So in highlighting the finds of 2013 I think it would be dreary of me to create my own list because so many great bloggers got there ahead of me (and I wouldn’t know when to stop).  Instead I am going to do something slightly different.

I am going to highlight what I would like to see change in academia regarding my own past experiences  of academia itself and those that I have heard from friends.  Now hear me out – I am aware that this will be a quite personal list relating to human osteology and funerary archaeology but I also think some of the categories stretch over the whole subject of how archaeology is taught at the university level education, where there could be improvements and what I believe could enhance the under-taking of an archaeological degree.  In a way it is also wish list for what I (looking back on my undergraduate and masters education) wish I had been taught.

So without further ado I introduce to you my thoughts on what could improve the academic experience for the bioarchaeologists and archaeologists at university level education:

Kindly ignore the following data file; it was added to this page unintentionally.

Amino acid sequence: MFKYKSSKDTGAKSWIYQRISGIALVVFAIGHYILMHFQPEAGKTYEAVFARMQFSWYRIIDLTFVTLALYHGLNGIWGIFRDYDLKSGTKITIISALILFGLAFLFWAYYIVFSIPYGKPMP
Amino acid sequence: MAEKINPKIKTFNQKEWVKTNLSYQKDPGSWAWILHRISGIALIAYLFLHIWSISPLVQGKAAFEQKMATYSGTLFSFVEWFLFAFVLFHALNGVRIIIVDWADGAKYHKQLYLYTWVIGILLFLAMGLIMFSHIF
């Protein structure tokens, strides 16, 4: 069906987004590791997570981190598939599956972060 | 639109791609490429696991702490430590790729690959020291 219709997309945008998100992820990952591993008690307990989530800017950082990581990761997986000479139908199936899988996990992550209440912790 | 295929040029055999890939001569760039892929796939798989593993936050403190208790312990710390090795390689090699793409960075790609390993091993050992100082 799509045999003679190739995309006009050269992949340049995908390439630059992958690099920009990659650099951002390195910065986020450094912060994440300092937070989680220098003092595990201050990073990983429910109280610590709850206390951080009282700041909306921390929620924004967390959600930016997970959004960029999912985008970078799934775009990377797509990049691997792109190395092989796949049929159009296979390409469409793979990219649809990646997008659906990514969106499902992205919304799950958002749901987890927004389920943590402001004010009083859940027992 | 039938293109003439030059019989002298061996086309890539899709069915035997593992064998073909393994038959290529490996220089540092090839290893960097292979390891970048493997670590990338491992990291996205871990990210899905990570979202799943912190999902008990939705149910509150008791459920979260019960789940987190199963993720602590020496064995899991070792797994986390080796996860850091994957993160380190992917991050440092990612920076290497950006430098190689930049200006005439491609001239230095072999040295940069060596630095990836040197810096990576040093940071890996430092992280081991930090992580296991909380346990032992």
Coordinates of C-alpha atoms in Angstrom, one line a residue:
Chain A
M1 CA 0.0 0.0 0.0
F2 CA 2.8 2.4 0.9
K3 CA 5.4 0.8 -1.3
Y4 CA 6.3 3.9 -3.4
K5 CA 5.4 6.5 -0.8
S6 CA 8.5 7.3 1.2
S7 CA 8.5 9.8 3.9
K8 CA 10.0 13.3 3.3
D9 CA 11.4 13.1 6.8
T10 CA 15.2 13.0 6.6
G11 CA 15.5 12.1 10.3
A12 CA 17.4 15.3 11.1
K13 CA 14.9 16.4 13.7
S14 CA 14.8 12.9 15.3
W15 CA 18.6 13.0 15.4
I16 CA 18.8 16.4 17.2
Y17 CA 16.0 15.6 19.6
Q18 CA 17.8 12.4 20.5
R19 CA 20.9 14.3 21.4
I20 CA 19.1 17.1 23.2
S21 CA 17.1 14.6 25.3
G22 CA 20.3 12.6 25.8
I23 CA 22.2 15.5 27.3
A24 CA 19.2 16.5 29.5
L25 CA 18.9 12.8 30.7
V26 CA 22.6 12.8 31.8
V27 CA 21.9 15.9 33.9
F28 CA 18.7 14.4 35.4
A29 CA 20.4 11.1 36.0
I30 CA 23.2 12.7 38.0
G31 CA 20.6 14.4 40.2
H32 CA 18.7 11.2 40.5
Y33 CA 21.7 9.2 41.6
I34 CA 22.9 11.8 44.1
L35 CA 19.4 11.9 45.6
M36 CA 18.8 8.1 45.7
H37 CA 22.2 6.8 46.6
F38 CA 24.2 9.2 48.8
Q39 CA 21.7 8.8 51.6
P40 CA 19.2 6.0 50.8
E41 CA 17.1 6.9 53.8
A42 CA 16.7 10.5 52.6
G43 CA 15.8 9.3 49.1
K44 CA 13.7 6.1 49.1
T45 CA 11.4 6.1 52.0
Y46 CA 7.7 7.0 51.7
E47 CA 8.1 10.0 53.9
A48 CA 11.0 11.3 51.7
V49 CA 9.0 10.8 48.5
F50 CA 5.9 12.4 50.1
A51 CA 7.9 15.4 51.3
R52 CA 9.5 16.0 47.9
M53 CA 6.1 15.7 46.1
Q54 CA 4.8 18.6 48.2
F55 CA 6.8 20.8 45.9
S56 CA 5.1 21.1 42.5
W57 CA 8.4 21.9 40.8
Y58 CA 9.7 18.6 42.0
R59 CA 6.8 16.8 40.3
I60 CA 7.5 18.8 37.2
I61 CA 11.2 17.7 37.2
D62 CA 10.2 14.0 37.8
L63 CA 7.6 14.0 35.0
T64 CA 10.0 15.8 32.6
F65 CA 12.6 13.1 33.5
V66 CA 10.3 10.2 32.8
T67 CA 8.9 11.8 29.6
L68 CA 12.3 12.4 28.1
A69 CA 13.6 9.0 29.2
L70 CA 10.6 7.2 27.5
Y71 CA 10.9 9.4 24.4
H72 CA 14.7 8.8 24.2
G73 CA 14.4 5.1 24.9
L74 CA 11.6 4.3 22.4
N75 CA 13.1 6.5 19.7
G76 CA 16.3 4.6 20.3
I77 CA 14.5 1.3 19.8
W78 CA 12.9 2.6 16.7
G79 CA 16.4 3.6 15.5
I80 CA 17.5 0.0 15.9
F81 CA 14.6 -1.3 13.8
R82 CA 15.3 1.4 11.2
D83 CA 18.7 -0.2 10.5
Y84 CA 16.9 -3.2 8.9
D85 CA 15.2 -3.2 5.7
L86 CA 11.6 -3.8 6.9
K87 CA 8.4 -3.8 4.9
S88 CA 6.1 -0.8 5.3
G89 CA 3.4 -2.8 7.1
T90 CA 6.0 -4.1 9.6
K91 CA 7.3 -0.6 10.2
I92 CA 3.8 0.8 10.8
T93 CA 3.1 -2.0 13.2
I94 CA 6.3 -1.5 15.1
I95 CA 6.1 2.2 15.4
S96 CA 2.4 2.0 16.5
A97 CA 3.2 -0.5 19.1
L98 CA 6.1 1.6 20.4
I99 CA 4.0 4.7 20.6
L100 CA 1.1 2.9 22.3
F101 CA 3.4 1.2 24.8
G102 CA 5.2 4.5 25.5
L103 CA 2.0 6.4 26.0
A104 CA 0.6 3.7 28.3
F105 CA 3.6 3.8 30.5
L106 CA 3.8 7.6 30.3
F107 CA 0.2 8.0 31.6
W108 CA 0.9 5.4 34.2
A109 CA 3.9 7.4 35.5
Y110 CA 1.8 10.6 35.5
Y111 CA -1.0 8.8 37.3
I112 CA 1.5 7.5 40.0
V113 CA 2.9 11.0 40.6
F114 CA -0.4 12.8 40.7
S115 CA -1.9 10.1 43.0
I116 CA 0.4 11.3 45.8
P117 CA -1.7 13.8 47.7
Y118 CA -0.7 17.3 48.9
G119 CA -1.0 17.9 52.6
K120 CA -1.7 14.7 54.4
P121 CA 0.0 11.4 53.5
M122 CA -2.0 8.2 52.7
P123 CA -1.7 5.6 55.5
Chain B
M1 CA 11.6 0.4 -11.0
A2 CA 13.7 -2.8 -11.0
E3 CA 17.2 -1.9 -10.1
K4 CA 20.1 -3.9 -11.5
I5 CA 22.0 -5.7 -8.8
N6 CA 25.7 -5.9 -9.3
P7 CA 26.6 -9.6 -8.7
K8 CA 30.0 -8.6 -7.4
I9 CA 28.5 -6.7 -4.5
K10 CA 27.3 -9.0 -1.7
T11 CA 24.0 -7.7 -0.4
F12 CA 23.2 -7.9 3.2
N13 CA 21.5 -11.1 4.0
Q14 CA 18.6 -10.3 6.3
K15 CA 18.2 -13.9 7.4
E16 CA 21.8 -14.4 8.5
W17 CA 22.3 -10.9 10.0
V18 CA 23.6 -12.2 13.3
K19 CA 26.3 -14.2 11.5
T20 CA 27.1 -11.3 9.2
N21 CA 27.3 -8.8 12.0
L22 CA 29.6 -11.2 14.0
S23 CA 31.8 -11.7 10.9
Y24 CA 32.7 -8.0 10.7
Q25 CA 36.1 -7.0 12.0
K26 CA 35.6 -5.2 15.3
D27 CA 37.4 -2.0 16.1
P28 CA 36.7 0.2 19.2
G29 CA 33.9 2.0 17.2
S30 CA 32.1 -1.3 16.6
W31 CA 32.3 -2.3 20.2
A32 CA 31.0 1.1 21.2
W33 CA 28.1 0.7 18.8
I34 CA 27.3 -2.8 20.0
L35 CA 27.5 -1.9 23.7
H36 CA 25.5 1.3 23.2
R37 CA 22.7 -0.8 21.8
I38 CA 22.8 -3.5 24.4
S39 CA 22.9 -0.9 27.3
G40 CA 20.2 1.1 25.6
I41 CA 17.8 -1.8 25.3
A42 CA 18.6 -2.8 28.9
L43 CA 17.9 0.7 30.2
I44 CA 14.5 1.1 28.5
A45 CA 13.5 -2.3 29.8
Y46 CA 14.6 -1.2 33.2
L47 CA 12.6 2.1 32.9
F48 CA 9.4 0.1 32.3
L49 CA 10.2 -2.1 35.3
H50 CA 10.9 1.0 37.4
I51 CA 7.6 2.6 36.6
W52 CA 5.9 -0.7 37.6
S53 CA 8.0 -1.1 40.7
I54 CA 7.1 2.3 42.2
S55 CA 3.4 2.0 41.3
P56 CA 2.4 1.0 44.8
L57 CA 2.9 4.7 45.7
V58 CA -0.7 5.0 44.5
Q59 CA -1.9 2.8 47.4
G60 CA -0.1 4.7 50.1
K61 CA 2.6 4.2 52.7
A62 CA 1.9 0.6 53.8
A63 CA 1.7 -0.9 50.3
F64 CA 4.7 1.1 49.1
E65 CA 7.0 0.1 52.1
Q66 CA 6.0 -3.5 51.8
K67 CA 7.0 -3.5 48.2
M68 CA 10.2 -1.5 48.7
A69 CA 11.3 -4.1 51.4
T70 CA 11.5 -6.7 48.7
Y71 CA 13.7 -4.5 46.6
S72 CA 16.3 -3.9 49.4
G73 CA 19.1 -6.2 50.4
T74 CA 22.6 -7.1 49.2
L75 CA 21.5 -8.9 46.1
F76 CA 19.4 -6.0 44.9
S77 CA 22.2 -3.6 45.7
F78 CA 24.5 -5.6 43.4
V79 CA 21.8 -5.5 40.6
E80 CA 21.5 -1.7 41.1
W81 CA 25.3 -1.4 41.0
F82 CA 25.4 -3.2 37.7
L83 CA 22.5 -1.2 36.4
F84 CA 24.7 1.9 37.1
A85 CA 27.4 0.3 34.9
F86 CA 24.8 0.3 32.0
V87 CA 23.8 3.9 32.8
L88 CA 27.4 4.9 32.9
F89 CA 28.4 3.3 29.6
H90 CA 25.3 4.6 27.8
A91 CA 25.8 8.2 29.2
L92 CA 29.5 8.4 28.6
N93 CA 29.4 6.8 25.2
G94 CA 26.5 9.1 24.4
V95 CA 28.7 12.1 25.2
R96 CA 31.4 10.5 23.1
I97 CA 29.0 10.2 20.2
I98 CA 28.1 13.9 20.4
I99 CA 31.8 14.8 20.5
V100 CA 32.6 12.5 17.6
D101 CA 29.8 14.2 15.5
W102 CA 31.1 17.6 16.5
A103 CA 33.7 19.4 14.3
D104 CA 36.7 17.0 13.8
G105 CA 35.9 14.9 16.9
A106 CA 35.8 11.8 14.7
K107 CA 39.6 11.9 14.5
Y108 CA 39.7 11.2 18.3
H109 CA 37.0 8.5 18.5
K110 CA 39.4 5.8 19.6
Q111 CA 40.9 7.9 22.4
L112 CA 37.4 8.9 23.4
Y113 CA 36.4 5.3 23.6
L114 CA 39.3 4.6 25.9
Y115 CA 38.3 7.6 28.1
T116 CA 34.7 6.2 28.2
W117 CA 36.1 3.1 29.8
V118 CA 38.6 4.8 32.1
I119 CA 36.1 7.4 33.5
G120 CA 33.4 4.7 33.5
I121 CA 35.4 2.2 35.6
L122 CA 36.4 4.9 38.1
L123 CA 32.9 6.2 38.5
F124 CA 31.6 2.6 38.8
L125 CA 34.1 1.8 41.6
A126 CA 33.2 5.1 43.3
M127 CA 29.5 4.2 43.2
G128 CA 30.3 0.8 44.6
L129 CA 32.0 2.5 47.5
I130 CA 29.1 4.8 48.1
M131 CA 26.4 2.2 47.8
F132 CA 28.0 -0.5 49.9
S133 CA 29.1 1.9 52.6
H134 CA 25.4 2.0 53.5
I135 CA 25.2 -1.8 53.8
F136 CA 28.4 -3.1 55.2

1) Human Evolution

I highlight human evolution first because there is often a human origins module in most undergraduate archaeology programs.  The past few years have seen tremendous change in how much our knowledge has grown and it continues to grow with the application of new techniques and discovering new remains.  My main worry is that many universities may teach outdated theories or not teach human evolution at all.  For me human evolution contains the best combination of archaeology: science, anatomy and fieldwork.  Granted not every student who takes archaeology may be interested in human evolution or palaeolithic archaeology (and very rarely have the chance to dig at a palaeoanthropological site), but just to give that basic bedrock knowledge of who we are would be one worth keeping as a core module.  In my eyes it is a vital basic module, one that can be hard to keep on top of agreed but surely one fundamental to archaeology and the study of our origins as we are today.   Further to this it helps to contextualise archaeology as a subject itself, the importance of evolutionary biology and the continuing role of the historical context of science.

2) Genetics